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Ideas to fix rounding back/shoulder over fences

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  • Ideas to fix rounding back/shoulder over fences

    Hi - I cannot seem to get my position right over the top and backside of the fence. I have a very strong leg, base of support, heels down and good eye. I do A LOT of no stirrup work. I naturally have rounded shoulders but I work hard to keep them back on the flat. Things fall apart once I start jumping. I can keep my flat back up the fence - at take off - but you can see on the way down everything slouches. I've been trying to stay over longer on the landing but I'm wondering does anyone have any tips to keep my back flat thru the entire jump? Any tricks that might help? I'm going to try to get chiro work but I'm hoping someone might have a advice that worked for them. So frustrating!!

  • #2
    Have you tried using a placing rail a stride out on the landing side, so that you have to continue to hold your position past the landing point? If not, I would try that. Also, what happens when you do gymnastics? It is going to take finding an exercise that forces you to hold the position until you can train your brain and muscles to make that automatic.

    Comment


    • #3
      Can you explain how having rounded shoulders hinders the ability of a rider to stay quiet and balanced? I'm pretty sure you can look at hundreds of great riders and not see a flat back in the bunch. Using me as an example:

      https://www.facebook.com/photo.php?f...type=3&theater

      https://www.facebook.com/photo.php?f...type=3&theater

      It has been my experience that an artificial shoulder set tends to result in a very stiff arm and hand because the torso has to compensate for a non native back position.

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      • #4
        One thing to try is a shoulders back "posture" corrector. I've knew a couple of riders (way back in the olden days) that the riding instructor tied them up with bailing twine like a figure 8 (over the shoulder, under the arm, across back - ditto for other arm).

        https://www.google.com/search?q=shou...w=1455&bih=723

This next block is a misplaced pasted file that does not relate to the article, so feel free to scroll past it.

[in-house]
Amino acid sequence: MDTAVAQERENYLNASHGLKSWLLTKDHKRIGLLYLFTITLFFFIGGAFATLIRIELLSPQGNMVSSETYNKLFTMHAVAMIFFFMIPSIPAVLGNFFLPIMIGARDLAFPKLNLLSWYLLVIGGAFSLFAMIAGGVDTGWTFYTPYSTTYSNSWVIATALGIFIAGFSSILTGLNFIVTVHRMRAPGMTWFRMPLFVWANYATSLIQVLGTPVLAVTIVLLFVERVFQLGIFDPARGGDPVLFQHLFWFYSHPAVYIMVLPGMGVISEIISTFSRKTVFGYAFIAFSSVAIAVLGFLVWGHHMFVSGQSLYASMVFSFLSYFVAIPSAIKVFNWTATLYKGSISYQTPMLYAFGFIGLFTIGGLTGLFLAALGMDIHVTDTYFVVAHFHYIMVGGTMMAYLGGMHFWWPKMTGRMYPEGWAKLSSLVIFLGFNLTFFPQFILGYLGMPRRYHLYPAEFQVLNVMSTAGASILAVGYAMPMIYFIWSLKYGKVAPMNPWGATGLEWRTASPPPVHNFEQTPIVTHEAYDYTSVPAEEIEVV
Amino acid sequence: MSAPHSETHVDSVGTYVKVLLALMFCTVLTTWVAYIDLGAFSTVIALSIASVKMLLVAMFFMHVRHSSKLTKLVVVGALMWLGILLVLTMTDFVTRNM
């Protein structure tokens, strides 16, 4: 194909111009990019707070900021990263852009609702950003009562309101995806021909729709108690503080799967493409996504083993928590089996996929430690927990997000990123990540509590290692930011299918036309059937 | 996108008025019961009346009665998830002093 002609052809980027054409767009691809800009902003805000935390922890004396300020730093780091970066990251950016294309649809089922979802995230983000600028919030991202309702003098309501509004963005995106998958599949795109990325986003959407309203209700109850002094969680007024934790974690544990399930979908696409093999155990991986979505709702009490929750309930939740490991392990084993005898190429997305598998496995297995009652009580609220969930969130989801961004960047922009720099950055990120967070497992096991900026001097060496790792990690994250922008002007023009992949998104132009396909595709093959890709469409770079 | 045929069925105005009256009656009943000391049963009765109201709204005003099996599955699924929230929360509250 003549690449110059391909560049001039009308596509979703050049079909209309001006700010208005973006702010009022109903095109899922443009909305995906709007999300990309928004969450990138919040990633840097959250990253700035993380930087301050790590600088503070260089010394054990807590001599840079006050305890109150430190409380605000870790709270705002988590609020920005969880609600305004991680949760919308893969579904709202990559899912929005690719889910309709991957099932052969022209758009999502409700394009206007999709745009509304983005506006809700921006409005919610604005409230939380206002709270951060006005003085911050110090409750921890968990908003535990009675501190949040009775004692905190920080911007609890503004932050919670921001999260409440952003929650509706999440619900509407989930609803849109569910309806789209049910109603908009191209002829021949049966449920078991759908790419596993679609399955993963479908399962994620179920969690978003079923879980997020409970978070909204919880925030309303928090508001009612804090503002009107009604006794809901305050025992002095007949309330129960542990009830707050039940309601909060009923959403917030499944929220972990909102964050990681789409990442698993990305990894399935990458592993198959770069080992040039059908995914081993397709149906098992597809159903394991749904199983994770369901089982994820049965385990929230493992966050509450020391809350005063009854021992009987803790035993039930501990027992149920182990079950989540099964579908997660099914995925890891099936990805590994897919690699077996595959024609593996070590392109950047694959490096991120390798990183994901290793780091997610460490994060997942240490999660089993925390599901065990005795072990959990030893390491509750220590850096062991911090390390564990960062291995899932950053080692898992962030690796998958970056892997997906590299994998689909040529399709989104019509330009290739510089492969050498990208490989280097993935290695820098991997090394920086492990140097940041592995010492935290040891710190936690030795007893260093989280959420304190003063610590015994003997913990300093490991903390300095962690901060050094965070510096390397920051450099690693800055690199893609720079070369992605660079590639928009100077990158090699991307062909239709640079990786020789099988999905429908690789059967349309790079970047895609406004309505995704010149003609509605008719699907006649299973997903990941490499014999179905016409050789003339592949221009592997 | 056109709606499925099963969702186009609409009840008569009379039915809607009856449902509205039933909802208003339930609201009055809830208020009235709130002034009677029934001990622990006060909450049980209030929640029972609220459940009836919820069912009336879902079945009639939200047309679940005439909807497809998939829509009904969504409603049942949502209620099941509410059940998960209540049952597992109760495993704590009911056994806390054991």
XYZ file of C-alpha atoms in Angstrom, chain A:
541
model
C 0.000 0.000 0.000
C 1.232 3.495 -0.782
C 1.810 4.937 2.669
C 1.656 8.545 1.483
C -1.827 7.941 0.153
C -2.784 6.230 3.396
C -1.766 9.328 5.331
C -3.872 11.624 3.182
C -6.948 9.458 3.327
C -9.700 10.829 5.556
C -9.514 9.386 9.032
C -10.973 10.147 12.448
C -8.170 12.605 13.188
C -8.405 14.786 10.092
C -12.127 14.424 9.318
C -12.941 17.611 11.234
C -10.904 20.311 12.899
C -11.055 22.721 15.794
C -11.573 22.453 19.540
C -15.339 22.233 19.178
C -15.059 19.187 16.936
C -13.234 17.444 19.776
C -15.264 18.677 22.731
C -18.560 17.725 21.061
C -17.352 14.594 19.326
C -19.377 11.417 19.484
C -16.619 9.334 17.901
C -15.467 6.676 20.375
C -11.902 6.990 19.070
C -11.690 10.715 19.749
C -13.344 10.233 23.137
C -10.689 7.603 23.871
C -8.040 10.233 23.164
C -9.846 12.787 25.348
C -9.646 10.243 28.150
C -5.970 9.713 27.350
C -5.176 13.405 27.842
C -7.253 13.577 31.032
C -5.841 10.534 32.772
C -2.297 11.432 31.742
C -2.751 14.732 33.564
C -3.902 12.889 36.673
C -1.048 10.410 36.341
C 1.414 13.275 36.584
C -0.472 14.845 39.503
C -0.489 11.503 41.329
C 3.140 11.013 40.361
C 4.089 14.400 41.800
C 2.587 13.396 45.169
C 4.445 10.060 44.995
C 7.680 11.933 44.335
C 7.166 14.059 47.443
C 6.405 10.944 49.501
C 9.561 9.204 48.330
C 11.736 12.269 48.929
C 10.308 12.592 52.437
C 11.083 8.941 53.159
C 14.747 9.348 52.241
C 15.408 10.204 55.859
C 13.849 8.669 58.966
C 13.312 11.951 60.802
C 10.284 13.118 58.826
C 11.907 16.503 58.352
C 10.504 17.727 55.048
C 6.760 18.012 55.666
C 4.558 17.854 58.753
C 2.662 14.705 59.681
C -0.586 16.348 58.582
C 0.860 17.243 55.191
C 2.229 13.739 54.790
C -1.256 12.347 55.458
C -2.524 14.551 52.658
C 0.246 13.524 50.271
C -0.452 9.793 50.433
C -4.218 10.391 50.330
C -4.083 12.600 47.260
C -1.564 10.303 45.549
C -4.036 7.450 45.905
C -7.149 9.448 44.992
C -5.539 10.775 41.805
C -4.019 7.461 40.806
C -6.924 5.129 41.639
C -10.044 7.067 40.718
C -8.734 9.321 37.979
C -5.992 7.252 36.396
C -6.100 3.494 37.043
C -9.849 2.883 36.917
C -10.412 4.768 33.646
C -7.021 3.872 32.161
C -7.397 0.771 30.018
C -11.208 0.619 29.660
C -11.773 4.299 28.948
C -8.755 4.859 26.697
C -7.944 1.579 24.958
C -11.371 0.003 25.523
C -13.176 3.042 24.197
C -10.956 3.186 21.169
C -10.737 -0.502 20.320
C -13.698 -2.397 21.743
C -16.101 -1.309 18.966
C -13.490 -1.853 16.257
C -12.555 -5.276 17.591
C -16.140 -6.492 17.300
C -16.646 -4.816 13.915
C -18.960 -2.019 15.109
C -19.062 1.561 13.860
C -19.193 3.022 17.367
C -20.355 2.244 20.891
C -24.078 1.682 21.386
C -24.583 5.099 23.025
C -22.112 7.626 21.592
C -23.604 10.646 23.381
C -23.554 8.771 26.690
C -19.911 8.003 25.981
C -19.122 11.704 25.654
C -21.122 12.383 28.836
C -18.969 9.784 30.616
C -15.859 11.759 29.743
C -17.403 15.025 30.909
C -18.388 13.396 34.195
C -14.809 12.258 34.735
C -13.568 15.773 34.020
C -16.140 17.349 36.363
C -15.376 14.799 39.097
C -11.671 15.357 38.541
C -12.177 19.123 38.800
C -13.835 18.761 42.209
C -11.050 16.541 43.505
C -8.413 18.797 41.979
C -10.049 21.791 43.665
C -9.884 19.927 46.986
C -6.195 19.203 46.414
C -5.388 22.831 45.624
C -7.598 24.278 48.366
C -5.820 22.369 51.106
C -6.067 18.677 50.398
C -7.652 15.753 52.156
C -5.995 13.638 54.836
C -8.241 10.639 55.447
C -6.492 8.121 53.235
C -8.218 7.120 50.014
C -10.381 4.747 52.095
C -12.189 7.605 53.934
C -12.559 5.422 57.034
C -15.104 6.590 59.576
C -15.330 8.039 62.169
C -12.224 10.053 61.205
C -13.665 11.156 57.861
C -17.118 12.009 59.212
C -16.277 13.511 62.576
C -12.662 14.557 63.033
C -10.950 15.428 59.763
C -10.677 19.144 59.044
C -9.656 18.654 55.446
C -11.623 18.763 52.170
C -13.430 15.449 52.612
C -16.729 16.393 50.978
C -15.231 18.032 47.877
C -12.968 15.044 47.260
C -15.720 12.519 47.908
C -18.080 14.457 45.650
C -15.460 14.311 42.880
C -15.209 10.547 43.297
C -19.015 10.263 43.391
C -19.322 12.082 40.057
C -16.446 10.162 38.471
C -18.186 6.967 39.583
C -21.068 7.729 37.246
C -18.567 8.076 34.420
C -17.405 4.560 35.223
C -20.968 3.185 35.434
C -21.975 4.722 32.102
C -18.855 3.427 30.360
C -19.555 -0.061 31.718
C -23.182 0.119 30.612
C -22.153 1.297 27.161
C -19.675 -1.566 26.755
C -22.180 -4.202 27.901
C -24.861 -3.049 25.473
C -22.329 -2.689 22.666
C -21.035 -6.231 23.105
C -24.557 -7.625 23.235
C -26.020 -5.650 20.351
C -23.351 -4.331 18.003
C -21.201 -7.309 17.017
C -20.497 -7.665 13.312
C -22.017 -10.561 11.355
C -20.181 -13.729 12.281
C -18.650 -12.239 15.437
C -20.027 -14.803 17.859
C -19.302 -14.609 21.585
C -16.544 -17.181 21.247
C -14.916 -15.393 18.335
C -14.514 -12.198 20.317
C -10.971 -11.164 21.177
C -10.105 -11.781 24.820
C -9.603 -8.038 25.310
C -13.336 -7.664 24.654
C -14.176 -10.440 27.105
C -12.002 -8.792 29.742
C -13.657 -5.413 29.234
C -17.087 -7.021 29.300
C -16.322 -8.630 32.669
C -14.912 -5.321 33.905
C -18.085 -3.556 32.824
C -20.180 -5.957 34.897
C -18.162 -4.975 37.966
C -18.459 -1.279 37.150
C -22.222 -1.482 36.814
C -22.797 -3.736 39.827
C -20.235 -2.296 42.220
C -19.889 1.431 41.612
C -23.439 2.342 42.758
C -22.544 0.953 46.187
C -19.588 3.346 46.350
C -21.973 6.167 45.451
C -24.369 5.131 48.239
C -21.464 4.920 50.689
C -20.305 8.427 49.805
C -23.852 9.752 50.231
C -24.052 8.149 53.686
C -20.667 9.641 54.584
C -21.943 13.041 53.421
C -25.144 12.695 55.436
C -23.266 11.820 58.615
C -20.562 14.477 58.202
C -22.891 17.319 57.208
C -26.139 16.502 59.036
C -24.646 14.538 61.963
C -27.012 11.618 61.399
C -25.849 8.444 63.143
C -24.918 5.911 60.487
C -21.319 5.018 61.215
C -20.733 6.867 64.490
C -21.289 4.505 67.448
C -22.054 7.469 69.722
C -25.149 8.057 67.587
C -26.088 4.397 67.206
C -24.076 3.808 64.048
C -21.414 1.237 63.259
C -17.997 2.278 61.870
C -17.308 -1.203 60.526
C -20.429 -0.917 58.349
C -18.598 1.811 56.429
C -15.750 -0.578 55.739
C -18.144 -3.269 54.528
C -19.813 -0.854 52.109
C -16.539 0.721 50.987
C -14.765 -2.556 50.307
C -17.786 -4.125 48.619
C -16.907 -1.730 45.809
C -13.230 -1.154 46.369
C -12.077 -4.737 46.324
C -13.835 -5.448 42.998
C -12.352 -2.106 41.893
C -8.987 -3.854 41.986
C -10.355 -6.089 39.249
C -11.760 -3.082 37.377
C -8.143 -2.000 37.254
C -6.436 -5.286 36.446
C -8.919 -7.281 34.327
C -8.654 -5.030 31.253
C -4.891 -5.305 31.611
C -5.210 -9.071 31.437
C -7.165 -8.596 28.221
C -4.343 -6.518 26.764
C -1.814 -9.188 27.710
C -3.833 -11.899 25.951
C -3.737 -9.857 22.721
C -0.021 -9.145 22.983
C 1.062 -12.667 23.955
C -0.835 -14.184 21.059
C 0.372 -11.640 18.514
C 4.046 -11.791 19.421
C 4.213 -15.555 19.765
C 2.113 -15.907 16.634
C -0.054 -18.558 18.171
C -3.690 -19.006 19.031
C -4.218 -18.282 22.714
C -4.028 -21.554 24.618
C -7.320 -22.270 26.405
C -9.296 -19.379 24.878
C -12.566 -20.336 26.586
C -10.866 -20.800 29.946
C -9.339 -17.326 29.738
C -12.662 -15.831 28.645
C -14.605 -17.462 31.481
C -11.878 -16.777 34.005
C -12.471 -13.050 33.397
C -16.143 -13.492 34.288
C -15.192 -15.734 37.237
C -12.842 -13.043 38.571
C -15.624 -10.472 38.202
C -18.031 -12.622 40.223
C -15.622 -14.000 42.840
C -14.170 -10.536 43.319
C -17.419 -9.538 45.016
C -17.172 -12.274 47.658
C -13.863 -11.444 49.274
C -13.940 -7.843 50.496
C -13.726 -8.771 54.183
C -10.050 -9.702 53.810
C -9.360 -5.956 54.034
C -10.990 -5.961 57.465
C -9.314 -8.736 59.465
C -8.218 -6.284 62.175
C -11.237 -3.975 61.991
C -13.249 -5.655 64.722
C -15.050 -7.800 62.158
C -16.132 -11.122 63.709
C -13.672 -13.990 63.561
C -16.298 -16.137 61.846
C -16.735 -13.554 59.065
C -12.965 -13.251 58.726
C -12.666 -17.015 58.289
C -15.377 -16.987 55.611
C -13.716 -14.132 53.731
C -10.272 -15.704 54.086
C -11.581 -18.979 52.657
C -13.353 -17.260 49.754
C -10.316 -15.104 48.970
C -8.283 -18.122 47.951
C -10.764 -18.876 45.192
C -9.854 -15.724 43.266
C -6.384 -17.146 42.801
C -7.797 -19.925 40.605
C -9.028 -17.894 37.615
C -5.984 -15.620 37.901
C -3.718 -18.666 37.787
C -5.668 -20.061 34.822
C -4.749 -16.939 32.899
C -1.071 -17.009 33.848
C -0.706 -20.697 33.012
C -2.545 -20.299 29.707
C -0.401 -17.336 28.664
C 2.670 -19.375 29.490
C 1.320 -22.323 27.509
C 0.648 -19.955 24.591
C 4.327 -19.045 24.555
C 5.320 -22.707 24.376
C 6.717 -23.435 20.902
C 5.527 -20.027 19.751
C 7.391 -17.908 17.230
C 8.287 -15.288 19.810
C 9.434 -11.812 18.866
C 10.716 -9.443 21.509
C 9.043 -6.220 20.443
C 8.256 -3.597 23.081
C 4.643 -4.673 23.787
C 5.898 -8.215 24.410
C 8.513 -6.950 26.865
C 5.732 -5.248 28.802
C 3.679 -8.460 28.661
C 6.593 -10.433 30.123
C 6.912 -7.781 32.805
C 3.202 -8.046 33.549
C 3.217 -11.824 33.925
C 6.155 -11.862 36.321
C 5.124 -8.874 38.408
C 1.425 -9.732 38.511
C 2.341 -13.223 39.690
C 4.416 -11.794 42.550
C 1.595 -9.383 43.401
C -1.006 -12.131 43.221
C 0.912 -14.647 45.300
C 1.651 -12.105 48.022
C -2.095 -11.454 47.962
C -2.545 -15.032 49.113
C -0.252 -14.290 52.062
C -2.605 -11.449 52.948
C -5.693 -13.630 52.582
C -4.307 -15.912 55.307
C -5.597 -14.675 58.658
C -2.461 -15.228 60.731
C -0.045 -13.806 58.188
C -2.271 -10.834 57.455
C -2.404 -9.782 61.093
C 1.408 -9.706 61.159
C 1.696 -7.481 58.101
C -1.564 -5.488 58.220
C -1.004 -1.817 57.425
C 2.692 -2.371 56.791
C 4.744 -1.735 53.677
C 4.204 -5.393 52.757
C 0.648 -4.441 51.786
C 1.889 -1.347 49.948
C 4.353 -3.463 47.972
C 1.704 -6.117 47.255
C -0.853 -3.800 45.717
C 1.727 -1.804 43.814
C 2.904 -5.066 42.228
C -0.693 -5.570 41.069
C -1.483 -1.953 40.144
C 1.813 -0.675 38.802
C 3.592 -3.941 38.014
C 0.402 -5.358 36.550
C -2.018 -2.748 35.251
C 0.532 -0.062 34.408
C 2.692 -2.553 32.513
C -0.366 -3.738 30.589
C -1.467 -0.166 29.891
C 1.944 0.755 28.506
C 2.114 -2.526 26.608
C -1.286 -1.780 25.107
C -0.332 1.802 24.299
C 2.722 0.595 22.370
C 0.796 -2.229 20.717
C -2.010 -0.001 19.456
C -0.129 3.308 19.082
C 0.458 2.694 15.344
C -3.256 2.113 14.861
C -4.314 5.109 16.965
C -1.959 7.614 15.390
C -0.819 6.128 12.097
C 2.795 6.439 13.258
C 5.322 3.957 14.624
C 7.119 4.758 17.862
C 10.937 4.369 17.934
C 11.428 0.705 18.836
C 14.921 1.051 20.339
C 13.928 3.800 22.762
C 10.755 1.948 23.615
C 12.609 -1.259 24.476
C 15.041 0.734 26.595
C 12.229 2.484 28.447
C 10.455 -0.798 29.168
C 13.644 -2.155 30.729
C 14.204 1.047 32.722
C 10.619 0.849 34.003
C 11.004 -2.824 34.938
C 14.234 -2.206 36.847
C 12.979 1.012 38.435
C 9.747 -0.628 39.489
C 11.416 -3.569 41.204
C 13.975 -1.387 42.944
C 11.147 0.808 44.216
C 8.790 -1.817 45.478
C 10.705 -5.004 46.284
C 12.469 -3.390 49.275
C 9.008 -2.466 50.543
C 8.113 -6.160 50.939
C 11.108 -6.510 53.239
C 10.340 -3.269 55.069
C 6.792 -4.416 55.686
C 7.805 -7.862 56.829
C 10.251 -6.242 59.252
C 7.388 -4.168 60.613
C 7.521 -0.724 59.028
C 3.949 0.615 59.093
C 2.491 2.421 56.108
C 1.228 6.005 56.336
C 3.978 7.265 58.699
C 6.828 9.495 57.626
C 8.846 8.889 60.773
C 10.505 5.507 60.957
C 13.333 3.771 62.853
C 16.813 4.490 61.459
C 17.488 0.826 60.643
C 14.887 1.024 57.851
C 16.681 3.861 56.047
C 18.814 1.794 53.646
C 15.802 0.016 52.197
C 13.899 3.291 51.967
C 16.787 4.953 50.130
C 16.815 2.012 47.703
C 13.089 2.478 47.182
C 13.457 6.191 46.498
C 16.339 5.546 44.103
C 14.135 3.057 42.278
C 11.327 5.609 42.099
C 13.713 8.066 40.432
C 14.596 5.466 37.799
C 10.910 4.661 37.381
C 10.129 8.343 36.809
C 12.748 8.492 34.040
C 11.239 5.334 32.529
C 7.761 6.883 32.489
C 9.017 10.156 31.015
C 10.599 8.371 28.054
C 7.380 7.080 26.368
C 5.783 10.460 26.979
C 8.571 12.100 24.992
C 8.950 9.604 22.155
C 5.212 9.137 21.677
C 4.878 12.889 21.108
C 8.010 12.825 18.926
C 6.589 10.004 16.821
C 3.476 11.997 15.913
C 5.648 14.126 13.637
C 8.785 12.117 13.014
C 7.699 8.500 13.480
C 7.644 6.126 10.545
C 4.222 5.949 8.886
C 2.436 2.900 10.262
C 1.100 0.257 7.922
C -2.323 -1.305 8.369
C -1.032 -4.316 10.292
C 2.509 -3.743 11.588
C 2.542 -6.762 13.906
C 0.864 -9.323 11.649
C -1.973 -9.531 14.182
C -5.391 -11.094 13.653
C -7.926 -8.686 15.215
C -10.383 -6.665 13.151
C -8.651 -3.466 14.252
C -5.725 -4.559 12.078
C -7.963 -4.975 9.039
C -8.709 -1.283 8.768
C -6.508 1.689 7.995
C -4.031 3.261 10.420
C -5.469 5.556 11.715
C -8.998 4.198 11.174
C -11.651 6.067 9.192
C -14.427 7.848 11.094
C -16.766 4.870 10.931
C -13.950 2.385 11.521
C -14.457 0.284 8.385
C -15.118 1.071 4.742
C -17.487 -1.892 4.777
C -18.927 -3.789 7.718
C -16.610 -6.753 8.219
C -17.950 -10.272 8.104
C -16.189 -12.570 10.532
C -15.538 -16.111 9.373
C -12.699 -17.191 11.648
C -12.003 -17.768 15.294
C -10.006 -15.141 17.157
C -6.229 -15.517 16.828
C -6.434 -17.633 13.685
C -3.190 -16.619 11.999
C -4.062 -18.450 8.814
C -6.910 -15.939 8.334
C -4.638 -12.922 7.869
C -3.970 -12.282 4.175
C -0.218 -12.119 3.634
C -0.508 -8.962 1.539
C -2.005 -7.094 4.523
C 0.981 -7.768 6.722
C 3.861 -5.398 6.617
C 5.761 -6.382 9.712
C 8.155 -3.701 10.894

~~ How do you catch a loose horse? Make a noise like a carrot! - British Cavalry joke ~~

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        • #5
          Planks! I used to do this a lot too, and it turned out that strengthening my core helped immensely. It'll help you stay over longer, it'll help you stay steadier in the air. You say you have a flat back when you take off, so strengthening that core will help you maintain that position over the entire arc. I'm a big fan of pilates/yoga for this, but even incorporating some extra planks every day will help you out.

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          • #6
            Originally posted by RAyers View Post
            Can you explain how having rounded shoulders hinders the ability of a rider to stay quiet and balanced? I'm pretty sure you can look at hundreds of great riders and not see a flat back in the bunch. Using me as an example:

            https://www.facebook.com/photo.php?f...type=3&theater

            https://www.facebook.com/photo.php?f...type=3&theater

            It has been my experience that an artificial shoulder set tends to result in a very stiff arm and hand because the torso has to compensate for a non native back position.
            Funny, I was complaining to my trainer the other day about how annoyed I was that I couldn't fix this issue and she basically told me the same thing. She said I was a soft, effective rider and by trying to keep my back flatter all I would do is become stiff and less in sync with my horse.

            OP, if your base of support is solid and you're not interfering with your horses jump, I wouldn't stress too much about it.

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            • #7
              I'm recovering from shoulder surgery and am working on fixing my shoulder position in PT. One of the things I've recently learned is that I use the wrong muscles to pull my shoulders back. I use my upper traps to force the shoulder and then pinch the muscles between my shoulder blades, which causes me to tense up all over, and then I can't properly put my arms forward while my shoulders are back.